The Walden Effect: Farming, simple living, permaculture, and invention.

What is a dwarf citrus?

So what, exactly, is a dwarf citrus?  How big is the tree?  Does it produce tiny fruits?  Can you grow one from seed?
--- Various readers

Dwarf meyer lemon treeNearly all dwarf trees get their size from the rootstock.  For citrus trees, that's usually a flying dragon trifoliate orange, which stunts the resulting tree down to around 10 to 12 feet tall.

You can use the bonsai effect --- a small pot and occasional pruning --- to miniaturize your tree further, down to about 4 to 5 feet.  Generally, if you want your dwarf tree to grow larger, you'll pot it up into a 25% larger container annually.  If you're happy with the size of your dwarf tree, wait until the tree has finished ripening up all of its fruits, then tip it out of the pot, cut off about an inch or two around the outside of the rootball, add some fresh soil to the pot, and put your tree back in.  At the same time, cut back about a third of the tree's branches so the top growth roughly matches the root growth.

Meyer lemon in the handThe scionwood (what you graft onto the rootstock) decides what kind of fruit you get.  That's why you get huge lemons from a dwarf Meyer lemon tree that's only two feet tall --- it's the variety, not the size of the tree, that determines fruit size.  Since some citrus varieties do better grafted on dwarfing rootstock than others, there's not the same range of fruit types available as dwarfs, but you can often find dwarf lemons, limes, oranges, tangerines, and grapefruits.  In some cases, the fruits are the same size as the ones you'd find in the grocery store, in come cases they're larger, and in some cases they're smaller --- it all depends on the variety.

Which brings me to the final question I often get about dwarf citrus --- can you grow one from seed?  You can probably answer that question yourself from the data I've already given you.  Remember, the rootstock determines how big the tree is and the scionwood is responsible for the fruits.  So, if I plant a seed from my dwarf Meyer lemon tree, the offspring is only going to get its DNA from the scionwood and will turn into a full-size Meyer lemon tree.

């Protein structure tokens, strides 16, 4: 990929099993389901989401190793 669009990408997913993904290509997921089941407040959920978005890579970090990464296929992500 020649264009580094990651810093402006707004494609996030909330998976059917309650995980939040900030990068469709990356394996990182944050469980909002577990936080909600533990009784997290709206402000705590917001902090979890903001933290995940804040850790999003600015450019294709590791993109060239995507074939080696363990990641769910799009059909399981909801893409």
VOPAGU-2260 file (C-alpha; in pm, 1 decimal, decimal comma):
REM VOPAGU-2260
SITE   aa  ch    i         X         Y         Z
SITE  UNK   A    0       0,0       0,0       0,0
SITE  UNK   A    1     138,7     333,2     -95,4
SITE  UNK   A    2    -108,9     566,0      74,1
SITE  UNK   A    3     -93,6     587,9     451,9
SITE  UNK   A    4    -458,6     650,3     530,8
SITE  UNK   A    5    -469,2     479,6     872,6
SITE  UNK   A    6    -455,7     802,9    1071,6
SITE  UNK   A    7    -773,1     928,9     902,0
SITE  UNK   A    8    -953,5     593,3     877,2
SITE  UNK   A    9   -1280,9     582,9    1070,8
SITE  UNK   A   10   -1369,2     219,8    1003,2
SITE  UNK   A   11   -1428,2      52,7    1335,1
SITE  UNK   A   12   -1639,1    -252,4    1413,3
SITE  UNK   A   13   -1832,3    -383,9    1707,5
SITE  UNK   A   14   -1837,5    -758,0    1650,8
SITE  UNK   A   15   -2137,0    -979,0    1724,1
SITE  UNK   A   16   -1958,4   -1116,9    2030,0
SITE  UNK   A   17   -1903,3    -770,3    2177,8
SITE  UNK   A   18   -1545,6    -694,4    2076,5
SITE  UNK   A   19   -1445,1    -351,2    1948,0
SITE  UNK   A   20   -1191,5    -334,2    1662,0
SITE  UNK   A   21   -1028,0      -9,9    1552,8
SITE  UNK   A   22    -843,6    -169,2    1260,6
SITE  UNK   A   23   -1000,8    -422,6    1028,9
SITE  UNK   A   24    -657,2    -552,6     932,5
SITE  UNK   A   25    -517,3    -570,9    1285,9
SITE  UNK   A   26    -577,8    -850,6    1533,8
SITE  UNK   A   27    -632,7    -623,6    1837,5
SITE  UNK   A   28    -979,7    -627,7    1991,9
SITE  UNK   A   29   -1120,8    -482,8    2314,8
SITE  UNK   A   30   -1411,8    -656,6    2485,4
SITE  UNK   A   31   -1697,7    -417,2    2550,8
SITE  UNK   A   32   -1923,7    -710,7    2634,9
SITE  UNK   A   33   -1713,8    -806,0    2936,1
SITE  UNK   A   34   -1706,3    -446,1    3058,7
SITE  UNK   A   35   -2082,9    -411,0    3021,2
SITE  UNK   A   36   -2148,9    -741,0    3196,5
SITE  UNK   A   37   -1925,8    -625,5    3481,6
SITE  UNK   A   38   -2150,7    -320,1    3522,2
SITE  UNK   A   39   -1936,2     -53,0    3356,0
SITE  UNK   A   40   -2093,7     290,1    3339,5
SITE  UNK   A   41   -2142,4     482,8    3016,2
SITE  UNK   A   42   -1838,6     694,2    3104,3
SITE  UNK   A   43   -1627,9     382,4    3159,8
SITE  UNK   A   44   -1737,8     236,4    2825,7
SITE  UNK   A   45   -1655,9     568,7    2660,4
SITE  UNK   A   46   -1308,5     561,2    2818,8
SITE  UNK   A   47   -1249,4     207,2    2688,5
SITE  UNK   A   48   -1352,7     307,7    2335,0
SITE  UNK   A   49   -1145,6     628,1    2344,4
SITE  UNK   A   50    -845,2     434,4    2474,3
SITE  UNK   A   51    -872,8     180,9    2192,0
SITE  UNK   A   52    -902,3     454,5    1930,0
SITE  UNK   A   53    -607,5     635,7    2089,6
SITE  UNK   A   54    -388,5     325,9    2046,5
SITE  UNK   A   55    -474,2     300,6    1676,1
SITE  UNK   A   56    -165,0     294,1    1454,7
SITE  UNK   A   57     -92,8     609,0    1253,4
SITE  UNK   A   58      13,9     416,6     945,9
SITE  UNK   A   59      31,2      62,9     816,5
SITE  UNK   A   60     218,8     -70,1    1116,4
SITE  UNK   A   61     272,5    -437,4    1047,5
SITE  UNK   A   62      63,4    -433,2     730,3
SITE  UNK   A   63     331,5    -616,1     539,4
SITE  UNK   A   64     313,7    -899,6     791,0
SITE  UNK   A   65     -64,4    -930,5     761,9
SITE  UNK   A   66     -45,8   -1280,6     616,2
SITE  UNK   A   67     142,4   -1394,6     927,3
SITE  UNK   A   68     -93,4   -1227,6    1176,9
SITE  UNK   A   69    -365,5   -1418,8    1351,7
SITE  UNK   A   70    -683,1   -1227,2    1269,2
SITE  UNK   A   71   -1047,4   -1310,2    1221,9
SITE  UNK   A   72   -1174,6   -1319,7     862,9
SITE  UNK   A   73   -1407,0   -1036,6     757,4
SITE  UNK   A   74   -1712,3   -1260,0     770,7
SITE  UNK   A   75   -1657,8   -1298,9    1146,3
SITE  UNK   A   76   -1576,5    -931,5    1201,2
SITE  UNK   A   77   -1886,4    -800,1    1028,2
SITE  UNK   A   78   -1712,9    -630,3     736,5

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This post is part of our Dwarf Citrus lunchtime series.  Read all of the entries:

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About us: Anna Hess and Mark Hamilton spent over a decade living self-sufficiently in the mountains of Virginia before moving north to start over from scratch in the foothills of Ohio. They've experimented with permaculture, no-till gardening, trailersteading, home-based microbusinesses and much more, writing about their adventures in both blogs and books.

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Anna - have you ever grown a dwarf tangerine? We tried our first fruit today and it was terrible :-) Incredibly tart and bitter. It was small (golfball sized) but had turned orange and was squishy. Was it not ripe yet? Some other problem that you can think of? Thanks for this lunchtime series, I also have a lemon and an orange tree.
Comment by De Wed Dec 7 09:31:49 2011

We did try to grow a dwarf tangerine, but the plant we got had (I think) sprouted from the rootstock. It was all thorny and after two years of waiting with no fruit, I gave up on it.

I'll post more about variety selection on Friday, but while researching for this week's lunchtime series, I discovered that sour citrus are a lot easier to grow inside than sweet citrus. The latter need hot temperatures during ripening that it's often hard to manage in a winter house. So, the problem might not be your fault....

Comment by anna Thu Dec 8 07:22:22 2011

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